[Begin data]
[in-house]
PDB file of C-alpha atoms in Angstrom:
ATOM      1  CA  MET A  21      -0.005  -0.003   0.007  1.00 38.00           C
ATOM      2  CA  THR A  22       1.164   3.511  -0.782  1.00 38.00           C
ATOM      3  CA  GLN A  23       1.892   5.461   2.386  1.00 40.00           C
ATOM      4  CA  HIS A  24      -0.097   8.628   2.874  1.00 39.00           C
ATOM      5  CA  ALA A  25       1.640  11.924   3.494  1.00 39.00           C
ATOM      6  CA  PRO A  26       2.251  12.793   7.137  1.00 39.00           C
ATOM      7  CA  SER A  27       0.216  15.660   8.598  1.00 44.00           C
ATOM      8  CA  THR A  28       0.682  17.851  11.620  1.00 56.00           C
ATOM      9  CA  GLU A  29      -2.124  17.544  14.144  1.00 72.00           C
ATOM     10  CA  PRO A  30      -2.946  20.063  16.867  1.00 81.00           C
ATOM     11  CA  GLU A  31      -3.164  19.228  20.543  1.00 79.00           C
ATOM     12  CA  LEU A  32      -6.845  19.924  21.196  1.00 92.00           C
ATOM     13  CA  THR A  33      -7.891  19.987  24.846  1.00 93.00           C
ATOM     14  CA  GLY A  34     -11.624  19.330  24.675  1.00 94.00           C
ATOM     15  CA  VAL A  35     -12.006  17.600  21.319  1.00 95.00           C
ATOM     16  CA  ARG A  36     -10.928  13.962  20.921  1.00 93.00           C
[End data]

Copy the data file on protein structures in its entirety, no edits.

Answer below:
[in-house]
PDB file of C-alpha atoms in Angstrom:
ATOM      1  CA  MET A  21      -0.005  -0.003   0.007  1.00 38.00           C
ATOM      2  CA  THR A  22       1.164   3.511  -0.782  1.00 38.00           C
ATOM      3  CA  GLN A  23       1.892   5.461   2.386  1.00 40.00           C
ATOM      4  CA  HIS A  24      -0.097   8.628   2.874  1.00 39.00           C
ATOM      5  CA  ALA A  25       1.640  11.924   3.494  1.00 39.00           C
ATOM      6  CA  PRO A  26       2.251  12.793   7.137  1.00 39.00           C
ATOM      7  CA  SER A  27       0.216  15.660   8.598  1.00 44.00           C
ATOM      8  CA  THR A  28       0.682  17.851  11.620  1.00 56.00           C
ATOM      9  CA  GLU A  29      -2.124  17.544  14.144  1.00 72.00           C
ATOM     10  CA  PRO A  30      -2.946  20.063  16.867  1.00 81.00           C
ATOM     11  CA  GLU A  31      -3.164  19.228  20.543  1.00 79.00           C
ATOM     12  CA  LEU A  32      -6.845  19.924  21.196  1.00 92.00           C
ATOM     13  CA  THR A  33      -7.891  19.987  24.846  1.00 93.00           C
ATOM     14  CA  GLY A  34     -11.624  19.330  24.675  1.00 94.00           C
ATOM     15  CA  VAL A  35     -12.006  17.600  21.319  1.00 95.00           C
ATOM     16  CA  ARG A  36     -10.928  13.962  20.921  1.00 93.00           C